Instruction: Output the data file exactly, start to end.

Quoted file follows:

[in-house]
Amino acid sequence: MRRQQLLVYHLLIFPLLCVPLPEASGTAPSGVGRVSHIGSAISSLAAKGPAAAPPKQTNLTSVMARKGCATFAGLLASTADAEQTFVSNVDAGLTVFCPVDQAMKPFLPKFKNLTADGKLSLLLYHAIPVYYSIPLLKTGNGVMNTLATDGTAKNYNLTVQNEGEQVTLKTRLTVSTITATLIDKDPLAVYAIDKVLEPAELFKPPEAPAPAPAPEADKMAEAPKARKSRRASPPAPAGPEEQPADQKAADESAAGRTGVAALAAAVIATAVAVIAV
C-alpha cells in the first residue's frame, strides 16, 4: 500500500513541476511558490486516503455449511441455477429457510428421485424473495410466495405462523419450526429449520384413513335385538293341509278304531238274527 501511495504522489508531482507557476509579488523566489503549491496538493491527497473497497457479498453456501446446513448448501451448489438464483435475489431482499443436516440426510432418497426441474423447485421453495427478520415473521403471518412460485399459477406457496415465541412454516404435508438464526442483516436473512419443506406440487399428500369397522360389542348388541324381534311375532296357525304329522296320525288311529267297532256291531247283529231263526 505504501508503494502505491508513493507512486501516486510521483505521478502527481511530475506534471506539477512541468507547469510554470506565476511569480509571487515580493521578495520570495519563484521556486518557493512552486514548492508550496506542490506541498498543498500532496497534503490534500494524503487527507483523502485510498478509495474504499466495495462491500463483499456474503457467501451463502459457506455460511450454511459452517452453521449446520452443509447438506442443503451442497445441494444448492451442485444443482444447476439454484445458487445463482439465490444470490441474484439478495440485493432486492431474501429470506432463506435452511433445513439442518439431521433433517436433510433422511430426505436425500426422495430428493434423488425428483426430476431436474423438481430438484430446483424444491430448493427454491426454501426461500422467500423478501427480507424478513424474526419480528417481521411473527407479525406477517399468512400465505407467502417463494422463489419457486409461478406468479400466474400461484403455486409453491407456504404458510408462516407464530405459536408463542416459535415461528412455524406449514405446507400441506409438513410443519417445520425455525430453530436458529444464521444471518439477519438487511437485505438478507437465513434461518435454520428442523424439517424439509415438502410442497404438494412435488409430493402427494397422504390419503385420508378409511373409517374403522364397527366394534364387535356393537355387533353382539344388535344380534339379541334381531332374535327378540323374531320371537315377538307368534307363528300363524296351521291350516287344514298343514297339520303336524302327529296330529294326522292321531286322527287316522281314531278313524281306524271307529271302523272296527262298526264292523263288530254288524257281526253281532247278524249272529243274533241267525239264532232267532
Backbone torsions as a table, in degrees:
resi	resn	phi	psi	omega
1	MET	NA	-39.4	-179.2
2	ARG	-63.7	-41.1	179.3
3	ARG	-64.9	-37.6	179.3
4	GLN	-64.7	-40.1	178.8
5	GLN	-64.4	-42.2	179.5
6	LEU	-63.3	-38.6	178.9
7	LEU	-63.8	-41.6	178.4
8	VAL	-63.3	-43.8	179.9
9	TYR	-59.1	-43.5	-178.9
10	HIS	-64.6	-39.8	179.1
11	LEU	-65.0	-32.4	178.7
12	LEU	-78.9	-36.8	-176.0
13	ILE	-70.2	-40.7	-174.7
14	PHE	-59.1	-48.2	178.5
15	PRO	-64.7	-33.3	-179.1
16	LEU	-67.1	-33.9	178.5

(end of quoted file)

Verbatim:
[in-house]
Amino acid sequence: MRRQQLLVYHLLIFPLLCVPLPEASGTAPSGVGRVSHIGSAISSLAAKGPAAAPPKQTNLTSVMARKGCATFAGLLASTADAEQTFVSNVDAGLTVFCPVDQAMKPFLPKFKNLTADGKLSLLLYHAIPVYYSIPLLKTGNGVMNTLATDGTAKNYNLTVQNEGEQVTLKTRLTVSTITATLIDKDPLAVYAIDKVLEPAELFKPPEAPAPAPAPEADKMAEAPKARKSRRASPPAPAGPEEQPADQKAADESAAGRTGVAALAAAVIATAVAVIAV
C-alpha cells in the first residue's frame, strides 16, 4: 500500500513541476511558490486516503455449511441455477429457510428421485424473495410466495405462523419450526429449520384413513335385538293341509278304531238274527 501511495504522489508531482507557476509579488523566489503549491496538493491527497473497497457479498453456501446446513448448501451448489438464483435475489431482499443436516440426510432418497426441474423447485421453495427478520415473521403471518412460485399459477406457496415465541412454516404435508438464526442483516436473512419443506406440487399428500369397522360389542348388541324381534311375532296357525304329522296320525288311529267297532256291531247283529231263526 505504501508503494502505491508513493507512486501516486510521483505521478502527481511530475506534471506539477512541468507547469510554470506565476511569480509571487515580493521578495520570495519563484521556486518557493512552486514548492508550496506542490506541498498543498500532496497534503490534500494524503487527507483523502485510498478509495474504499466495495462491500463483499456474503457467501451463502459457506455460511450454511459452517452453521449446520452443509447438506442443503451442497445441494444448492451442485444443482444447476439454484445458487445463482439465490444470490441474484439478495440485493432486492431474501429470506432463506435452511433445513439442518439431521433433517436433510433422511430426505436425500426422495430428493434423488425428483426430476431436474423438481430438484430446483424444491430448493427454491426454501426461500422467500423478501427480507424478513424474526419480528417481521411473527407479525406477517399468512400465505407467502417463494422463489419457486409461478406468479400466474400461484403455486409453491407456504404458510408462516407464530405459536408463542416459535415461528412455524406449514405446507400441506409438513410443519417445520425455525430453530436458529444464521444471518439477519438487511437485505438478507437465513434461518435454520428442523424439517424439509415438502410442497404438494412435488409430493402427494397422504390419503385420508378409511373409517374403522364397527366394534364387535356393537355387533353382539344388535344380534339379541334381531332374535327378540323374531320371537315377538307368534307363528300363524296351521291350516287344514298343514297339520303336524302327529296330529294326522292321531286322527287316522281314531278313524281306524271307529271302523272296527262298526264292523263288530254288524257281526253281532247278524249272529243274533241267525239264532232267532
Backbone torsions as a table, in degrees:
resi	resn	phi	psi	omega
1	MET	NA	-39.4	-179.2
2	ARG	-63.7	-41.1	179.3
3	ARG	-64.9	-37.6	179.3
4	GLN	-64.7	-40.1	178.8
5	GLN	-64.4	-42.2	179.5
6	LEU	-63.3	-38.6	178.9
7	LEU	-63.8	-41.6	178.4
8	VAL	-63.3	-43.8	179.9
9	TYR	-59.1	-43.5	-178.9
10	HIS	-64.6	-39.8	179.1
11	LEU	-65.0	-32.4	178.7
12	LEU	-78.9	-36.8	-176.0
13	ILE	-70.2	-40.7	-174.7
14	PHE	-59.1	-48.2	178.5
15	PRO	-64.7	-33.3	-179.1
16	LEU	-67.1	-33.9	178.5